Utility Disconnect above flood level

I have a situation where we installed a fused disconnect next to a meter location where we intended to do a line side tap. We found out that the meter is below flood level (allowed by variance). However, our utility disconnect cannot be below the flood level. The flood level is 7 feet above the ground surface, which would put the utility disconnect higher than allowed by NEC 404.8. The utility company requires that the utility PV disconnect be co-located with this meter location, and it is certainly more convenient for us.

In other words, we are between a rock and a hard place.

Anyone have a solution?


  • mike95490
    mike95490 Solar Expert Posts: 9,583 ✭✭✭✭✭
    Re: Utility Disconnect above flood level

    Mount the switch up high, with a pull rope/lever on it, like the power co disconnects on a power pole?
    Powerfab top of pole PV mount | Listeroid 6/1 w/st5 gen head | XW6048 inverter/chgr | Iota 48V/15A charger | Morningstar 60A MPPT | 48V, 800A NiFe Battery (in series)| 15, Evergreen 205w "12V" PV array on pole | Midnight ePanel | Grundfos 10 SO5-9 with 3 wire Franklin Electric motor (1/2hp 240V 1ph ) on a timer for 3 hr noontime run - Runs off PV ||
    || Midnight Classic 200 | 10, Evergreen 200w in a 160VOC array ||
    || VEC1093 12V Charger | Maha C401 aa/aaa Charger | SureSine | Sunsaver MPPT 15A

    solar: http://tinyurl.com/LMR-Solar
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  • niel
    niel Solar Expert Posts: 10,300 ✭✭✭✭
    Re: Utility Disconnect above flood level

    if they allowed a variance for the meter they should allow a variance for the disconnect. under what reason was the variance for the meter allowed? submit for variance under the same reason and also site their variance for the meter makes it impossible for you to comply with the disconnect requirements without extending the variance to include the disconnect.
  • newenergy
    newenergy Solar Expert Posts: 291 ✭✭✭✭✭✭
    Re: Utility Disconnect above flood level

    If they are reasonable Niel is right. If the flood covers up the meter, it won't matter whether it covers the disconnect or not.
  • Photowhit
    Photowhit Solar Expert Posts: 6,002 ✭✭✭✭✭
    Re: Utility Disconnect above flood level

    Expecting common sense? Scary!

    George Casson a friend in Tallahasse, wanted to placed a simple sign for his cottage business of doing picture framing, little 2' square hardly see it from the road. but he was in a residentail area and was asked to take it down, only a small sign on the door was allowed.

    The nicely jigsawed finger he cut out of a 4x8 sheet of plywood was sculpture and hence protected, also easily seen from the road. George has passed now but we need that spirit!
    Home system 4000 watt (Evergreen) array standing, with 2 Midnite Classic Lites,  Midnite E-panel, Magnum MS4024, Prosine 1800(now backup) and Exeltech 1100(former backup...lol), 660 ah 24v Forklift battery(now 10 years old). Off grid for 20 years (if I include 8 months on a bicycle).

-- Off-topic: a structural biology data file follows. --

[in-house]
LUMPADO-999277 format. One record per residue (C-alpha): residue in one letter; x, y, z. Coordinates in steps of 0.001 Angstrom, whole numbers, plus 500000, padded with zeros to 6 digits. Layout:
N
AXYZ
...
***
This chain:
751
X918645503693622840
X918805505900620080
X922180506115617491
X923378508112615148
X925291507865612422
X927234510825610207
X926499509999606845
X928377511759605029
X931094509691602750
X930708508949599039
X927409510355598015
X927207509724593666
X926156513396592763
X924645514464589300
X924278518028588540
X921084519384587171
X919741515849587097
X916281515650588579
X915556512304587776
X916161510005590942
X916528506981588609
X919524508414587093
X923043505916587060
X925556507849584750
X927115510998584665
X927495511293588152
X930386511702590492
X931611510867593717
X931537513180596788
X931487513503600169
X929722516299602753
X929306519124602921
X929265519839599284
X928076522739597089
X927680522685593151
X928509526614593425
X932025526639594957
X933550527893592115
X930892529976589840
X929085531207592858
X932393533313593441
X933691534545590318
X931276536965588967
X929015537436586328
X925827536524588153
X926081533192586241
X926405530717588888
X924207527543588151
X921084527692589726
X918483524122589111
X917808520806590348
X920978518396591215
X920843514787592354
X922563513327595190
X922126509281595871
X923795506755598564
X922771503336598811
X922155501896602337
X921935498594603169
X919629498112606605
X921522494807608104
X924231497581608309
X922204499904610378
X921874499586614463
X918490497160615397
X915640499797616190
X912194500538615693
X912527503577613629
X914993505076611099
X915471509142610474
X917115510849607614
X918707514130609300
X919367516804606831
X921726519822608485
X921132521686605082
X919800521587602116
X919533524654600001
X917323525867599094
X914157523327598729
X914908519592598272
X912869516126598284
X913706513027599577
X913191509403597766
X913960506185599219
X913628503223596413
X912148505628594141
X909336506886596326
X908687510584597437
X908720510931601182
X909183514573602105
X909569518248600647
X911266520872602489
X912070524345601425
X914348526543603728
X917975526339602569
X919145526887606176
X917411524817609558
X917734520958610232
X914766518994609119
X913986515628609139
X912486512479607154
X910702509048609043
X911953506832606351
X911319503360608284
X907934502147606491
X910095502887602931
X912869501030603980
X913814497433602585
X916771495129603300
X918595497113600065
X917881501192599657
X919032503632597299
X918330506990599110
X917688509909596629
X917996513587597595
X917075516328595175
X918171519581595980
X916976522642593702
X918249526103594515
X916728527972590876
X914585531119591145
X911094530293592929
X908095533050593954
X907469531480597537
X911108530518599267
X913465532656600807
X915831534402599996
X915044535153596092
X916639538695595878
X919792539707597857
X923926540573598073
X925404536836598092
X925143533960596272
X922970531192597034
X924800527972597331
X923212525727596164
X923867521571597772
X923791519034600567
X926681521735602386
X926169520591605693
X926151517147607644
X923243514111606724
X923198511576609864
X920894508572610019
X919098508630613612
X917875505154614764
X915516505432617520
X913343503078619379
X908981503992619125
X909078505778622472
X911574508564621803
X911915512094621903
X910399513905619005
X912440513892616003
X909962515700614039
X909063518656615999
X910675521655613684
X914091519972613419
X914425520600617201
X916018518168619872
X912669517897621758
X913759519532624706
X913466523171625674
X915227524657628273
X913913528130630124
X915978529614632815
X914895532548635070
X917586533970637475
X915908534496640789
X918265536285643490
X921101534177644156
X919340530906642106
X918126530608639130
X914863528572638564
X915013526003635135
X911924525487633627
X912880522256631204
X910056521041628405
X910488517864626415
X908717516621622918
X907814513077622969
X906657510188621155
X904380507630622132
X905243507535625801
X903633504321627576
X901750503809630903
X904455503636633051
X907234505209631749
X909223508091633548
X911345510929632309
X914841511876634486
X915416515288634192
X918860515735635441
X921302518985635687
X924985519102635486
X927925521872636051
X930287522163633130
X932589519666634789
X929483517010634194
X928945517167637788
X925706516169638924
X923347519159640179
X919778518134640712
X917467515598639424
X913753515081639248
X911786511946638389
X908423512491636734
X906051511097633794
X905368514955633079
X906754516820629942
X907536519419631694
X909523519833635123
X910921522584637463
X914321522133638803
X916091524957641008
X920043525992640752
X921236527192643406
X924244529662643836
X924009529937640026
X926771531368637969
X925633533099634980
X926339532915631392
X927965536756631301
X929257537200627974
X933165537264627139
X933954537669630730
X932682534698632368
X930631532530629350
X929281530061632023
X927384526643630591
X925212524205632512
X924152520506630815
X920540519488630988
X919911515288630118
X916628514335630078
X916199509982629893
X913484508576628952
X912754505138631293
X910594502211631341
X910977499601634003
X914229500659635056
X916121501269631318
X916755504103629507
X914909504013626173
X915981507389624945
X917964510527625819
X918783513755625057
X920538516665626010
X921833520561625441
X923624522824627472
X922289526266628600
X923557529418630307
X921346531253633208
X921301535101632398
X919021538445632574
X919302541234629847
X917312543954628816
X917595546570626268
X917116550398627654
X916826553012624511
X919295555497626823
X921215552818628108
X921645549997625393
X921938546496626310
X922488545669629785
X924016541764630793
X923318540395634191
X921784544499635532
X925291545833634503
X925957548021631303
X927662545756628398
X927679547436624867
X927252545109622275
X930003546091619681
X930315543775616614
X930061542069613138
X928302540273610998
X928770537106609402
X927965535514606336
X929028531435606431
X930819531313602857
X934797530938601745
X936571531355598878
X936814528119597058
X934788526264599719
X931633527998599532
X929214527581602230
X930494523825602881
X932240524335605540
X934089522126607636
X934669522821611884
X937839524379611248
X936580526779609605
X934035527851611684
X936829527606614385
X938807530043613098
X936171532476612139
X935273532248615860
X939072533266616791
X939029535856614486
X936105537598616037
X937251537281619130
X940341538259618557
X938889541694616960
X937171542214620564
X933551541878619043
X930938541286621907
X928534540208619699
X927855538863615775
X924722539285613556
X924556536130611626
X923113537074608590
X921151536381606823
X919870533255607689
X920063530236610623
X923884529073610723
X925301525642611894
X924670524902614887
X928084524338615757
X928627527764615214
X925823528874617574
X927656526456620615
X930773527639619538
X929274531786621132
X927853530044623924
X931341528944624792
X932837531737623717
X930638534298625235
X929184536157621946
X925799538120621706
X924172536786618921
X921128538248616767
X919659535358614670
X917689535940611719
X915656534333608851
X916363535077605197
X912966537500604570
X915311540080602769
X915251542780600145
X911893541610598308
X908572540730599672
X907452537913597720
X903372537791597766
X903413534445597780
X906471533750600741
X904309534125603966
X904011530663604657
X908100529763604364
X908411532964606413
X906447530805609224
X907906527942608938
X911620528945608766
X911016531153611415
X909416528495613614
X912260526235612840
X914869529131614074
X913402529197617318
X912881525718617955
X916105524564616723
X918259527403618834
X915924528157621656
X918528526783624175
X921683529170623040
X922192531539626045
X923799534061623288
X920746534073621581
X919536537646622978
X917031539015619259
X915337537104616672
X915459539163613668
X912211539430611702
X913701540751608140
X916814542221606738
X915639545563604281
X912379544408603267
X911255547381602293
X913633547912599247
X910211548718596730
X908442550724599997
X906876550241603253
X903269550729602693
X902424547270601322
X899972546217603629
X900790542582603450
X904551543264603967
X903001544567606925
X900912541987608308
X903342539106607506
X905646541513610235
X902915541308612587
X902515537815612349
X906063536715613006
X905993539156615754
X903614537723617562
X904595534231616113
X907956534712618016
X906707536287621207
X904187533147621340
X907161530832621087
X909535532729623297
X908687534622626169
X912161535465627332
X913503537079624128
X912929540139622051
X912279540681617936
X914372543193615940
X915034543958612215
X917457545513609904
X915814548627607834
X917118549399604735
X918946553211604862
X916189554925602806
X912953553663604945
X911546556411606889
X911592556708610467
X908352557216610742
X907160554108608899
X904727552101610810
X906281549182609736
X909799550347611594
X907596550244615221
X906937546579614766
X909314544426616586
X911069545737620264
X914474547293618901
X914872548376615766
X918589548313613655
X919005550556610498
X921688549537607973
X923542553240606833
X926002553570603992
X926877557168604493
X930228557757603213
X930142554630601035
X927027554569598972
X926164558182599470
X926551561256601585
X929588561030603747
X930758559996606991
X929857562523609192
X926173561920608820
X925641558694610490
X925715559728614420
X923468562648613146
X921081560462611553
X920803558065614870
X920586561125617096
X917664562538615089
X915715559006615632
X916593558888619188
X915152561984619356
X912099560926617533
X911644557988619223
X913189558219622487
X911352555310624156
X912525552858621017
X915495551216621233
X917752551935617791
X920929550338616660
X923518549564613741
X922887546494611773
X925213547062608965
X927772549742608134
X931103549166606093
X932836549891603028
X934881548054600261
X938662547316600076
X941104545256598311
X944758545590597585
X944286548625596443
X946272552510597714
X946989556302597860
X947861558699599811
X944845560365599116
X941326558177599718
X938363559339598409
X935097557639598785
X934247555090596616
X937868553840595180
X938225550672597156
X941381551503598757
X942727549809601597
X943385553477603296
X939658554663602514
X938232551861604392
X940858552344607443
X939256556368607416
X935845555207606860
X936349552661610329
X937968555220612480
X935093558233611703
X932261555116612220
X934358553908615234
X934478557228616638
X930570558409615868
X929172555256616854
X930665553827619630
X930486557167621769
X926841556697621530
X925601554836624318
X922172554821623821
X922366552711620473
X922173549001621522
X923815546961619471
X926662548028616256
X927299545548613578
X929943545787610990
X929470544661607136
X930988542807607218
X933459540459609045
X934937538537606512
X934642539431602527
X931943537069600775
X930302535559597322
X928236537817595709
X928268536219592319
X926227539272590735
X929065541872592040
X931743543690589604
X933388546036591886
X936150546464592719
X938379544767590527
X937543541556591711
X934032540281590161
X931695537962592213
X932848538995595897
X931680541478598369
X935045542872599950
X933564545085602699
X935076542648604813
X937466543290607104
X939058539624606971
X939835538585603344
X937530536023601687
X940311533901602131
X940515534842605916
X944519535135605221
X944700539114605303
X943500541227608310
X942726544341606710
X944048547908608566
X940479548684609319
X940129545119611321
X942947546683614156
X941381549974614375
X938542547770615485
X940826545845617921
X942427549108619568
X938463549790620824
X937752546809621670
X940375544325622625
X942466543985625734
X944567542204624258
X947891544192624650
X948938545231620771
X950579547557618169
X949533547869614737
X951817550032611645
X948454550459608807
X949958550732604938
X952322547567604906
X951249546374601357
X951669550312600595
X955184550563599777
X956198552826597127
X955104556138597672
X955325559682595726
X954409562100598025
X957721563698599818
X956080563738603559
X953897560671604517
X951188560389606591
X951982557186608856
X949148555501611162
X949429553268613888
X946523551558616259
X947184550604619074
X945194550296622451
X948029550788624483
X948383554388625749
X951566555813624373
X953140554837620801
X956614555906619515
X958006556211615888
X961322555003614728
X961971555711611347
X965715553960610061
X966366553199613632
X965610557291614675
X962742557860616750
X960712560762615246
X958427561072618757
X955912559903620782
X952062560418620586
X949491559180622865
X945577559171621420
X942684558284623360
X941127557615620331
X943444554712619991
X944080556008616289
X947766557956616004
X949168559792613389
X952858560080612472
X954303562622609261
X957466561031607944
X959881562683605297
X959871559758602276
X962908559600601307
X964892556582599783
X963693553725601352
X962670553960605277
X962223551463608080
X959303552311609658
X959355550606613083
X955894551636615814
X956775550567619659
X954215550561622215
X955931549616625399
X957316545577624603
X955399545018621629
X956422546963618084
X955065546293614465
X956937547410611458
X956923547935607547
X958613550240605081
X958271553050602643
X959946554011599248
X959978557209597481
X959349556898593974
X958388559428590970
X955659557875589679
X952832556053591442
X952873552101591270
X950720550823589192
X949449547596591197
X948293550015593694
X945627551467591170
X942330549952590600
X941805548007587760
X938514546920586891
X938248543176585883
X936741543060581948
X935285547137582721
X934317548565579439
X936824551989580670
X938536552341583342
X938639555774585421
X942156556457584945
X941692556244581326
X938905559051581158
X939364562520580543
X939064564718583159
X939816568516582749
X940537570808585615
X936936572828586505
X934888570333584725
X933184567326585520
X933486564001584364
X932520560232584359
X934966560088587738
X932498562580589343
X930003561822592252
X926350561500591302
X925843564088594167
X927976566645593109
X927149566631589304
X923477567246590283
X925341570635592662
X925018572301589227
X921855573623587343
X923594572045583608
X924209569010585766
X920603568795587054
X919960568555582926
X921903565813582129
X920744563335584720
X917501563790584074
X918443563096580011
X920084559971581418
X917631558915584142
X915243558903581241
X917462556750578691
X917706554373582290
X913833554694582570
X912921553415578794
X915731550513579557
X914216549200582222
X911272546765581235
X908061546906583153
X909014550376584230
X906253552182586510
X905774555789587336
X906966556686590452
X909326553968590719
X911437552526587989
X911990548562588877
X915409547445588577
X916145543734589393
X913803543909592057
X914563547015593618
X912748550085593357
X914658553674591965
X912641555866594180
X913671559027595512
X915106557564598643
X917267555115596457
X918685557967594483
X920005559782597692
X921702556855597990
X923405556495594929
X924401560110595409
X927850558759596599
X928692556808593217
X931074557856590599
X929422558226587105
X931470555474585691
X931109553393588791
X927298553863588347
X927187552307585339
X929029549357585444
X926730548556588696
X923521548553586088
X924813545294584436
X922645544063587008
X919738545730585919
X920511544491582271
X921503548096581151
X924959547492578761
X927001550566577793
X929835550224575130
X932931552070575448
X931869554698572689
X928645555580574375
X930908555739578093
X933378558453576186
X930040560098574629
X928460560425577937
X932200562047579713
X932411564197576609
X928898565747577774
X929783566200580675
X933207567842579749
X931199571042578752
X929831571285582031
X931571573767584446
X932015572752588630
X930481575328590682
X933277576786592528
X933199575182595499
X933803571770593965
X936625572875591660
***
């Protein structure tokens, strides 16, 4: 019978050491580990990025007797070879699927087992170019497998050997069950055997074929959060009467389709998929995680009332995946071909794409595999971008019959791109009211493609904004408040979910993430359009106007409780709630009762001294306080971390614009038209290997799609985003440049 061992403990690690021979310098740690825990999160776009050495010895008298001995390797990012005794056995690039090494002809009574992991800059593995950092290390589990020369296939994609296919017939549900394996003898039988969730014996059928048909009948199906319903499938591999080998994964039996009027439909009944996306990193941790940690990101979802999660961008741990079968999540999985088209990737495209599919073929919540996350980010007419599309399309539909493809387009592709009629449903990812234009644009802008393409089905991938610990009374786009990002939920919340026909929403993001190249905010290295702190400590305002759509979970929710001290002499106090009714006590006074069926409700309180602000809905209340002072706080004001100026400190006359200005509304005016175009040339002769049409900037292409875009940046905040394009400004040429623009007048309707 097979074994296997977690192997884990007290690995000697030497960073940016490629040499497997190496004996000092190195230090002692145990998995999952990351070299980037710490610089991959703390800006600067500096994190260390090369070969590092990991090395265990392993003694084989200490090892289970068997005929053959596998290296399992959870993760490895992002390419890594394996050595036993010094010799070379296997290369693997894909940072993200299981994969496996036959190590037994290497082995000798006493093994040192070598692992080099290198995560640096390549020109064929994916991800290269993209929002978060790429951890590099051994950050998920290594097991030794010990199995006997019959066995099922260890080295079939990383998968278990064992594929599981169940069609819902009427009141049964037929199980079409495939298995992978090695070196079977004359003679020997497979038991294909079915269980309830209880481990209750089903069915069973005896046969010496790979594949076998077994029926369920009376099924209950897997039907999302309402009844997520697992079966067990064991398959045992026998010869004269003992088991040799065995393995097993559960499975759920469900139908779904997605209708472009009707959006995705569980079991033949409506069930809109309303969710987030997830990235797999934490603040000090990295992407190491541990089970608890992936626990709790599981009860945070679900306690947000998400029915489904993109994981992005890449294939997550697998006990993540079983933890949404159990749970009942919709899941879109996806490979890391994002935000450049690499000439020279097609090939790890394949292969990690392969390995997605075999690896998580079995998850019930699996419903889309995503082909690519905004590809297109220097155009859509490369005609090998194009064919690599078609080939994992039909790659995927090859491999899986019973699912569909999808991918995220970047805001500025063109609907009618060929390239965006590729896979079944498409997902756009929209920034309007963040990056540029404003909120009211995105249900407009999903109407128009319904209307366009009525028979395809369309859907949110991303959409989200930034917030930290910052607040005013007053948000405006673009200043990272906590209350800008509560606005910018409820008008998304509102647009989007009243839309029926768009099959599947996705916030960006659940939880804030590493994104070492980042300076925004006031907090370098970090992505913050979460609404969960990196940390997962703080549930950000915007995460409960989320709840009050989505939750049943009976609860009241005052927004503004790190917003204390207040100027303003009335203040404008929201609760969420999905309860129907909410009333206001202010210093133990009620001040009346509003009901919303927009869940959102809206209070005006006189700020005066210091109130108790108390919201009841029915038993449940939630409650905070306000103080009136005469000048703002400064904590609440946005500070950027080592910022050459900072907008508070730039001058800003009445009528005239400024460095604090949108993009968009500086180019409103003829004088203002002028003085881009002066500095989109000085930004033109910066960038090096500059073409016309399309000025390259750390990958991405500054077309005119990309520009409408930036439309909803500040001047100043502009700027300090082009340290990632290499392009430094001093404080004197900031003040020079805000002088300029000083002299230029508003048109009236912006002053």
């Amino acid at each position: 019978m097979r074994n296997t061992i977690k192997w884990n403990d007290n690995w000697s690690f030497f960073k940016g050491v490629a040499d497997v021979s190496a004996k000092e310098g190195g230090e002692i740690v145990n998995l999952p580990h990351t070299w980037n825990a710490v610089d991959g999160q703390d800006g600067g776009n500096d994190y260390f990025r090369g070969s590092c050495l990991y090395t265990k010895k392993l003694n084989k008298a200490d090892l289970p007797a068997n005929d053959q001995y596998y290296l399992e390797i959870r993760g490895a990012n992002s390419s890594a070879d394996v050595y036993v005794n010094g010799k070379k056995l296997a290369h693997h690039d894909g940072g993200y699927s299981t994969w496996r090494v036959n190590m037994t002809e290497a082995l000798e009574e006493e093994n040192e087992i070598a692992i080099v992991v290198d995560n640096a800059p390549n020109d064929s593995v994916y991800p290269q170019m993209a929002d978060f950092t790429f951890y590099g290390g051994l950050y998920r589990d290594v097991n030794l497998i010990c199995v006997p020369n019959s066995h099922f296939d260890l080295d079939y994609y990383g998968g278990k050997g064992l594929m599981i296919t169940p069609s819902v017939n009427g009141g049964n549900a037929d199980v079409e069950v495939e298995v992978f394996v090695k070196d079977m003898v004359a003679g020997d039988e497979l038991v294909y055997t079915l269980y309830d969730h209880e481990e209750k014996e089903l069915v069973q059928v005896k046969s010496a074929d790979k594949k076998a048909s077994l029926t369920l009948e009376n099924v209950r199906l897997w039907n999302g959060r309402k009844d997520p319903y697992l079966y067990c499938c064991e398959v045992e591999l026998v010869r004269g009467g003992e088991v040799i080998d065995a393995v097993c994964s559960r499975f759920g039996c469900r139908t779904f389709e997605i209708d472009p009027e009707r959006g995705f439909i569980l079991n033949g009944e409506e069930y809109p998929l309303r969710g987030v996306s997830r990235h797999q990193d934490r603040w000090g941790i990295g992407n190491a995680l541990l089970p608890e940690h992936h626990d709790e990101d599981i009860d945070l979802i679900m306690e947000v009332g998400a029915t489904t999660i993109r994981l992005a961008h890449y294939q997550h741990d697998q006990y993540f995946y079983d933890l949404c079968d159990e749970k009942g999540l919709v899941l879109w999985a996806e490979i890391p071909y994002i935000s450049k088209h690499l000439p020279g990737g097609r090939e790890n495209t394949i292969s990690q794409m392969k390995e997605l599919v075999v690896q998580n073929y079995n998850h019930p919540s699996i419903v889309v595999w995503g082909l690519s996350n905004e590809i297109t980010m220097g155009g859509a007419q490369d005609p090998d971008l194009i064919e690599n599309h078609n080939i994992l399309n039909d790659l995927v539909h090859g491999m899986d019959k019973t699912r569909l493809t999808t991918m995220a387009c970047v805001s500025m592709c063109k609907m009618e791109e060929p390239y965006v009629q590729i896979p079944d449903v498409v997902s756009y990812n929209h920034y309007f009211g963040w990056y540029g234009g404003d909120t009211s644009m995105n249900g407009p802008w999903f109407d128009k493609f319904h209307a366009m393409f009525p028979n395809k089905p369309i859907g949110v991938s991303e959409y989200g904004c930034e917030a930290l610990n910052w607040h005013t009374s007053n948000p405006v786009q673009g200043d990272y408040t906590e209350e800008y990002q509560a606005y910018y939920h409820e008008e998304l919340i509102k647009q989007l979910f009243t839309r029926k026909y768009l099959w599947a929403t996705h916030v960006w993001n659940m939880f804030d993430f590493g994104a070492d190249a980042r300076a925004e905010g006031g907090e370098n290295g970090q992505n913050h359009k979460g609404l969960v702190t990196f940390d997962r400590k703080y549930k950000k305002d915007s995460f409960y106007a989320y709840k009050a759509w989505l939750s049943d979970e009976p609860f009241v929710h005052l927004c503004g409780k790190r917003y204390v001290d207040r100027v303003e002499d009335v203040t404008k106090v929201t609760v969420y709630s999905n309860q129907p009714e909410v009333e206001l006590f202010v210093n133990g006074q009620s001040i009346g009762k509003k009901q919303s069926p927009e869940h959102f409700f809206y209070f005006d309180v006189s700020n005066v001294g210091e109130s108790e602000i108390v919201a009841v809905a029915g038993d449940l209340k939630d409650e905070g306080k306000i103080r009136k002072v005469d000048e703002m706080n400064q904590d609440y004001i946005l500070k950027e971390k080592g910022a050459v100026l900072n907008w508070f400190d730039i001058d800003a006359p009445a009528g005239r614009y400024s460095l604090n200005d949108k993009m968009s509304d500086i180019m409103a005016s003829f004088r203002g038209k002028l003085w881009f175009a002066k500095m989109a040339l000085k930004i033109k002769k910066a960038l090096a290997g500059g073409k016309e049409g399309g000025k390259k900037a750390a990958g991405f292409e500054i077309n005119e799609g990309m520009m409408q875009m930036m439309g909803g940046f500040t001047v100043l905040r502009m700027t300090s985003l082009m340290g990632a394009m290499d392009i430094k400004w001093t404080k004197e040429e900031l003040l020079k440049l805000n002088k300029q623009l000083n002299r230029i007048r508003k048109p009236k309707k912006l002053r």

- Assorted other systems, pieces and to many panels in the closet to not do more projects.
  • GreenerPower
    GreenerPower Solar Expert Posts: 264 ✭✭✭✭✭✭
    Re: Utility Disconnect above flood level

    If could not swing a variance for the disconnect, I would use an extender like Mike suggested or build a small "service" platform, say 4' up, to meet the NEC height requirement or the inverter mounted closeby perhaps to meet the exception.
  • tallgirl
    tallgirl Solar Expert Posts: 413 ✭✭
    Re: Utility Disconnect above flood level

    I'd use a shunt trip breaker as an automated main service disconnect, then do whatever was easiest to get past the inspectors. Use a sump-pump switch in a piece of PVC to activate the breaker. See if the AHJ will approve that.

    The amount of post-flood damage I saw while gutting buildings in New Orleans was amazing. People left their power on when they evacuated -- had there been a means to disconnect power when the water reached the slab, a fair amount of electricity-related damage could have been avoided.

    There had been a FEMA document which =required= the main service disconnect be above the flood plain. I went looking for it a while ago and could no longer find it. I think the theory is that in the event of flooding, someone still might want to operate the disconnect -- part of the problem with repowering parts of New Orleans was the number of trashed services that were still "on".

    So, I'm on the side of "don't get a variance, just build a 4' or so deck with steps so the disconnect meets code."